Feedback: tips for lecturers

Feedback guidelines for lecturers (printed version)

On this webpage the online version of the tips for feedback are listed, links to other platforms such as 'Educational tips' and 'Ufora' are included.

How to organise feedback? Some practical tips...

Letting the student know what learning objectives an assignment aims to achieve and what final competences it focuses on.

  • When introducing an assignment, make a good habit out of making explicit which learning goals it is aimed at. This can be done in the pdf where you explain the assignment or when you create a new assignment in Ufora under 'Instructions'.

Sharing with your students why you chose this assignment and which arguments made you do so. When you also allow interaction on this, the students can further improve your assessments, which works to your mutual advantage.

  • Preferably do this in the context of a contact moment.

Allowing the student to learn from the mistakes of anonymous fellow students - that way, moreover, these have not been in vain. Thanks to collective feedback, the smallest effort quickly generates a hundredfold effect.

  • Via ‘Discussions’ in Ufora, you can create a forum that is explicitly intended for asking questions to fellow students. By making the forum anonymous, you lower the threshold for students in large groups to actually use it. In smaller groups and higher years, this anonymity is no longer desirable. When you provide a forum like this, explicitly point out this platform and the accompanying anonymity settings to your students. (Link to manual Ufora, see part VIII Discussions)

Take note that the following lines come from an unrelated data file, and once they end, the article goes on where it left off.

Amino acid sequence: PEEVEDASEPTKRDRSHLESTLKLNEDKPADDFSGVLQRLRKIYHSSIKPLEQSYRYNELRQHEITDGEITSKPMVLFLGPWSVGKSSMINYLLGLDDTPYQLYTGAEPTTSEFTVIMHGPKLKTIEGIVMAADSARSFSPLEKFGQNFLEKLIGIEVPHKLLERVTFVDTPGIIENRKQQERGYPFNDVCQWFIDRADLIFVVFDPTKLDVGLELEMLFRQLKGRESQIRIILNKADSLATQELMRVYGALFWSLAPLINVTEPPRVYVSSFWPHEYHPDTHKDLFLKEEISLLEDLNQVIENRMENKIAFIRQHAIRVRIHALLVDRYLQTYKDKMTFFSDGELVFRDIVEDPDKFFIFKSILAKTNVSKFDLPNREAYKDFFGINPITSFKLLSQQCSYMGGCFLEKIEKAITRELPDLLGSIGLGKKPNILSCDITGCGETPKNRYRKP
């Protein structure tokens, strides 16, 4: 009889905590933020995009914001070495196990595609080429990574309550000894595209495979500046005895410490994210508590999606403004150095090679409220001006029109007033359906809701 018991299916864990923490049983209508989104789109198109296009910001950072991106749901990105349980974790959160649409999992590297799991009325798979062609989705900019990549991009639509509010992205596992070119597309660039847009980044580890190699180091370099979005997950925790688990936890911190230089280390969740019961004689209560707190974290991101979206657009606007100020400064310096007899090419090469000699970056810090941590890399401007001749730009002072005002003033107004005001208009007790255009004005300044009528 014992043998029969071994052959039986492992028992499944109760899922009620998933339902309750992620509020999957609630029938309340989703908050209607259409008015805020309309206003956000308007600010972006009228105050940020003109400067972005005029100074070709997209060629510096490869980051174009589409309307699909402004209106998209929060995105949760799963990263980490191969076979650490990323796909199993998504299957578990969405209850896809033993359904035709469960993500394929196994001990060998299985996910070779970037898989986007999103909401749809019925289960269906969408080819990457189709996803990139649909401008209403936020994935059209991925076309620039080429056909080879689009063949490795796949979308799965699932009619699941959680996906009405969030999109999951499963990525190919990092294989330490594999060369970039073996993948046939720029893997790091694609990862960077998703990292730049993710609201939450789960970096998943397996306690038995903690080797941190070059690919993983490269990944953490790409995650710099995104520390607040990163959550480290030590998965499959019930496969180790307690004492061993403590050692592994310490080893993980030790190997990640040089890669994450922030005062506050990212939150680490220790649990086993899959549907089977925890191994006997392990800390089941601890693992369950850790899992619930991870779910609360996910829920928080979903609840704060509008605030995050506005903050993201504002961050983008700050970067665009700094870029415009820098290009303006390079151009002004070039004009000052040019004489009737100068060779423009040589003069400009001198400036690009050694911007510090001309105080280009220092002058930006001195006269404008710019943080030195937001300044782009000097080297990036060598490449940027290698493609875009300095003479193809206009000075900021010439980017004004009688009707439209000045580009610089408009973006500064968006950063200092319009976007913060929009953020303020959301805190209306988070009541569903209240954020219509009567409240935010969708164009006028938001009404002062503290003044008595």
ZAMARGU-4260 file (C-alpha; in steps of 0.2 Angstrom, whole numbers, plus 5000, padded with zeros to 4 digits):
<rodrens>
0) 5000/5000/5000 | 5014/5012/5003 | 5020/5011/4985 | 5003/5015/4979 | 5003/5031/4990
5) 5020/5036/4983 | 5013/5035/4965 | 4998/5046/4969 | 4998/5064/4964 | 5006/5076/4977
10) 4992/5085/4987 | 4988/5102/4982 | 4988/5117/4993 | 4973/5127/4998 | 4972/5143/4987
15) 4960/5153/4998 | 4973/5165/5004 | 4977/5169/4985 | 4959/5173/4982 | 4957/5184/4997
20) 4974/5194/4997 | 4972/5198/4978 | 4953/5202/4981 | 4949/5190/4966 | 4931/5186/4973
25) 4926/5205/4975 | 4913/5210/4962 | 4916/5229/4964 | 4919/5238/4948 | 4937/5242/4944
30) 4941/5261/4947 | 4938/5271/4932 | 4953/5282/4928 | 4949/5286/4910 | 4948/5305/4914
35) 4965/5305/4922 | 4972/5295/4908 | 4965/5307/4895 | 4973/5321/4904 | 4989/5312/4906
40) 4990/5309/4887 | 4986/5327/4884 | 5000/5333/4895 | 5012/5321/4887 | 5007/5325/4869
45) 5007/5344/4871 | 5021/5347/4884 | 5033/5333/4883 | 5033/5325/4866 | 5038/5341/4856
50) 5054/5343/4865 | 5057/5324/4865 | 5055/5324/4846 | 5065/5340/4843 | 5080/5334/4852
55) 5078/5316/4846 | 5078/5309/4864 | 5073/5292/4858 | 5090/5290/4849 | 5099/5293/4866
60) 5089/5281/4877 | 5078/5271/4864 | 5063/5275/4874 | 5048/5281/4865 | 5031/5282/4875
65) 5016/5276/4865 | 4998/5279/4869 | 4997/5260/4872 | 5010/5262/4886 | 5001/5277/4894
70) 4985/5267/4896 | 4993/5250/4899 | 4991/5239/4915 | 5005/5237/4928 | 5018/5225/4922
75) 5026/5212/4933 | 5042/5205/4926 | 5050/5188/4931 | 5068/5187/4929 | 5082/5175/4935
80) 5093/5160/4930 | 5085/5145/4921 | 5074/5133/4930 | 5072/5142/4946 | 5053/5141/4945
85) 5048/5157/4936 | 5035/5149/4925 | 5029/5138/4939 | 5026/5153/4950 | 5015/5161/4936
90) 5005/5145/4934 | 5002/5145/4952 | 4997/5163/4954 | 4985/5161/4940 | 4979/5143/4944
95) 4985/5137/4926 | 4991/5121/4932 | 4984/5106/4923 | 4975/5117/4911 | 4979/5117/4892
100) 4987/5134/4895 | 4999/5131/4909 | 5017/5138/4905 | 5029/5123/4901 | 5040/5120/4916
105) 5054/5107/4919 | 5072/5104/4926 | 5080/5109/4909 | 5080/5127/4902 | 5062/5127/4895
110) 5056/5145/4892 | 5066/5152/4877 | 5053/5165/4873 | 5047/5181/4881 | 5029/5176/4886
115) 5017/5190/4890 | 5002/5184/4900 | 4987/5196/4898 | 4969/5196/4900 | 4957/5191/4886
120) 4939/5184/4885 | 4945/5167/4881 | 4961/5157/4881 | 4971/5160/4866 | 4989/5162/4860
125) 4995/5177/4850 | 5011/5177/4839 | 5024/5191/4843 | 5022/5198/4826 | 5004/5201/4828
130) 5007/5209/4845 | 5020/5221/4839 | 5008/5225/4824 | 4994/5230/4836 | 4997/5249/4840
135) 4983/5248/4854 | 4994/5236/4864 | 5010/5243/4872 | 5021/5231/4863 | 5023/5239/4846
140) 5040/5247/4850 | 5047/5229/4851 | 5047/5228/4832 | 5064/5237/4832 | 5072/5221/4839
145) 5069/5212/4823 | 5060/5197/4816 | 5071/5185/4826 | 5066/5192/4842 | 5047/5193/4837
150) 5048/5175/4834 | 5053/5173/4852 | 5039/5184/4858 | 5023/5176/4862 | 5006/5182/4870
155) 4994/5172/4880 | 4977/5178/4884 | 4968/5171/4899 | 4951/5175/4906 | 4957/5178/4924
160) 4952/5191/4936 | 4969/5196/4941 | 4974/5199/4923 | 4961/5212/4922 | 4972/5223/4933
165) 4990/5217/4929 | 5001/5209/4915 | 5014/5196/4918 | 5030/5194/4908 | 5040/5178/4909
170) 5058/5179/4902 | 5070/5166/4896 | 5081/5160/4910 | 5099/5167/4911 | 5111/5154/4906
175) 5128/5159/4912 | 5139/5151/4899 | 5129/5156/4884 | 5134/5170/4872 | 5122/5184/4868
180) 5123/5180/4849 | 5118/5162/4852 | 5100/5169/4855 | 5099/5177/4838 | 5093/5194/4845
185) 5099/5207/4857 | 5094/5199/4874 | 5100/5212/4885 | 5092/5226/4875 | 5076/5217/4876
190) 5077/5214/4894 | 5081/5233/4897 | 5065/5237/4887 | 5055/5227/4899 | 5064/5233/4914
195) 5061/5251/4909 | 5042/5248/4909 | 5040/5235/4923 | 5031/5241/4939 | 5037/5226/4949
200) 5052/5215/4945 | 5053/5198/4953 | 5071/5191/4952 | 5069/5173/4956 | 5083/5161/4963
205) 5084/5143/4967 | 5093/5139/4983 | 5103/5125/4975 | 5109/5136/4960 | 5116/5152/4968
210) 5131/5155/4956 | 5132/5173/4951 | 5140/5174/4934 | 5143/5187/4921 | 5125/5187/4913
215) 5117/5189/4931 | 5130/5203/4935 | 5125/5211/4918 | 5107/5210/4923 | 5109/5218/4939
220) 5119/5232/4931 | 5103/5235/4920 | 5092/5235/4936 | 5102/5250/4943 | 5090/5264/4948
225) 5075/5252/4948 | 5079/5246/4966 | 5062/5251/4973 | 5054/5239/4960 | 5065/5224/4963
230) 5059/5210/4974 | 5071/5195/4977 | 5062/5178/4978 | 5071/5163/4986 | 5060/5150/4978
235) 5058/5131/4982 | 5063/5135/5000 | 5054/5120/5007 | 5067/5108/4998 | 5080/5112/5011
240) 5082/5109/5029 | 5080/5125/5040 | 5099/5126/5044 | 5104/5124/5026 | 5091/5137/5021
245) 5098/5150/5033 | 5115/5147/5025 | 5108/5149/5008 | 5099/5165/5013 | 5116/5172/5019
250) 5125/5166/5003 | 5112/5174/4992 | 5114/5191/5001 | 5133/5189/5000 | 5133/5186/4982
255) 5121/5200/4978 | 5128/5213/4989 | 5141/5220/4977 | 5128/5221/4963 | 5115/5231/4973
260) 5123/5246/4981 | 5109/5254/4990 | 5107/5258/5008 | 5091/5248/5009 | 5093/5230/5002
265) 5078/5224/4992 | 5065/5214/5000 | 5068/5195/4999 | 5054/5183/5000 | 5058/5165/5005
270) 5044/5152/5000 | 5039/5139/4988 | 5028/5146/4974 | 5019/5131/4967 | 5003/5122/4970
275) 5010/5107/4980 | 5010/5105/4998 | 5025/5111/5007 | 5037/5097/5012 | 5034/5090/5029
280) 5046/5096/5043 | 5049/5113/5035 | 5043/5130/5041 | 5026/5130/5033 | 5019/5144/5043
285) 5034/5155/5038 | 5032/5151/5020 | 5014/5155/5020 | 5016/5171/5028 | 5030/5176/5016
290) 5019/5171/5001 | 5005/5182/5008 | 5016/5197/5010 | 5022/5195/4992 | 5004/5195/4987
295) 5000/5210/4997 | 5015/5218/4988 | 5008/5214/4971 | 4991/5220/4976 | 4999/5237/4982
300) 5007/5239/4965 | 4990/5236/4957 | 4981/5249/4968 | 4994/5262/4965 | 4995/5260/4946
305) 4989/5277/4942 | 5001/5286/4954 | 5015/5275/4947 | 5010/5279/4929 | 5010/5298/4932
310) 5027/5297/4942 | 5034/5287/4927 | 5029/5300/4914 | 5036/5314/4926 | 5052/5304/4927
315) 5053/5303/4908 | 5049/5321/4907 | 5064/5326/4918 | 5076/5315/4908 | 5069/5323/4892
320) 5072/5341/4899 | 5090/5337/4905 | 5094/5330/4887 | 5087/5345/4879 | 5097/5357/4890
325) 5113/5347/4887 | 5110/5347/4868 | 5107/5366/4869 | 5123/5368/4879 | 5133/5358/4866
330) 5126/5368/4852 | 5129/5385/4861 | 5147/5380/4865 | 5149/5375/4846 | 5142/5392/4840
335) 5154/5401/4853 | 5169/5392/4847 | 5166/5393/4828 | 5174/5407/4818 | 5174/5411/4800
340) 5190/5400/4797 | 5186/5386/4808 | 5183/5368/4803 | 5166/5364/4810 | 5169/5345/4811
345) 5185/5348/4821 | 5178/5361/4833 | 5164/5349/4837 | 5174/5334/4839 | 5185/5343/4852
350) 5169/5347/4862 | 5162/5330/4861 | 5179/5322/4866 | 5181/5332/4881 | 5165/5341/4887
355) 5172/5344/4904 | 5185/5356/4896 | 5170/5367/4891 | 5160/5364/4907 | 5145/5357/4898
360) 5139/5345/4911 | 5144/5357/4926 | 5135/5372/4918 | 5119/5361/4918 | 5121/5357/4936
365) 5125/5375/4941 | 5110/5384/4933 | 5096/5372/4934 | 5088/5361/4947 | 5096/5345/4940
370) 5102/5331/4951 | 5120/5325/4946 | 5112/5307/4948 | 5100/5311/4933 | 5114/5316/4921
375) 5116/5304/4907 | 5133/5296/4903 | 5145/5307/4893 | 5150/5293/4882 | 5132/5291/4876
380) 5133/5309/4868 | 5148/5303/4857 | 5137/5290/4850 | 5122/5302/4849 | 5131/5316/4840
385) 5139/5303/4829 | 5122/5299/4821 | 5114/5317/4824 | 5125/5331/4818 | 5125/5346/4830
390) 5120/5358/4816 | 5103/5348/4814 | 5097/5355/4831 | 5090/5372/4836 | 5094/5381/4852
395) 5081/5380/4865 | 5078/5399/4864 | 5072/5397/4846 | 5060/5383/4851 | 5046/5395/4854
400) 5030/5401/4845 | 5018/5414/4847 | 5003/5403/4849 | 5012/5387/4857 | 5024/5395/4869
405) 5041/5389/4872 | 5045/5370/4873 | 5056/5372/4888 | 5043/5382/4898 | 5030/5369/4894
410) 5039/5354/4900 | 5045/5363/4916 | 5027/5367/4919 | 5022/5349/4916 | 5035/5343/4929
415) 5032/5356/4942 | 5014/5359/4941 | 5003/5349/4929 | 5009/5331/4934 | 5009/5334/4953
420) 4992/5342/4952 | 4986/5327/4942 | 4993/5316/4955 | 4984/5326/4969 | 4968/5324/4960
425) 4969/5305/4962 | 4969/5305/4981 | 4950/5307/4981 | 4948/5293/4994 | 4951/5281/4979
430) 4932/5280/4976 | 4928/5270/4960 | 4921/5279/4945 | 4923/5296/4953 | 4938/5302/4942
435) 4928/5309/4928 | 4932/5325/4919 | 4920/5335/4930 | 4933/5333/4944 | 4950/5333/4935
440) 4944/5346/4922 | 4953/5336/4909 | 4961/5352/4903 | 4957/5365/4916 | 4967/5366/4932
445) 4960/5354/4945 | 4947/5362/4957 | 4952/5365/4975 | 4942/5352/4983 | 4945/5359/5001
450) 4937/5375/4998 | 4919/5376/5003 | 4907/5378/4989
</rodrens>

• Via ‘Frequently Asked Questions’ in Ufora you can list the questions and corresponding answers you have received most often in a previous assignment or you expect to be asked frequently. You can use this functionality for both practical and substantive questions. When going through the assignment, explicitly refer your students to this Ufora functionality, so that they first check whether their question has already been answered here before contacting you in person. (Link to manual Ufora, see part XVII.3 FAQ)

Getting the student to reflect through an impersonal self-test makes the learning process all the more personal. Automated feedback allows for rapid feedback and, here too, a limited effort creates a big effect.

  • Through ‘Tests’ in Ufora you can also offer tests that are not included in the grades. If you add an extra question to your question library when creating such a test, then under 'General feedback' you can enter what you want to appear automatically after submitting the test. With question types like 'Multiple-choice' you can also provide specific feedback for each answer option through 'Options'. Attention: students have to submit the complete test before the feedback appears, which is not very user-friendly for self-tests. (Link to manual Ufora, see part X Quizzes)
  • Through 'Self-assessments' in Ufora (accessible via 'Course management' in the title bar) you can offer questions from the same question library in a self-assessment. Please note: unlike the 'Tests' functionality, a 'Self-assessment' does not register a grade, so you cannot see how the students perform on that self-assessment.
  • Alternatively, for the time being, you can also use Curios for this and offer the corresponding test via Ufora. (LINK)

Have students assess each other on the ongoing process, based on criteria that you yourself provide via a rubric. Peer assessment makes evolutions visible, but it should be applied several times in order for students to get really familiar with it.

  • In Ufora you can use 'PeerScholar' for this. The groups you use in Ufora can be transferred automatically to PeerScholar. Conversely, the results of the peer assessment in PeerScholar can be exported automatically to 'Grades' in Ufora. (LINK, information only in Dutch available)

Have students assess each other's preliminary or final product. Through such peer feedback, they also become more aware of the assessment criteria.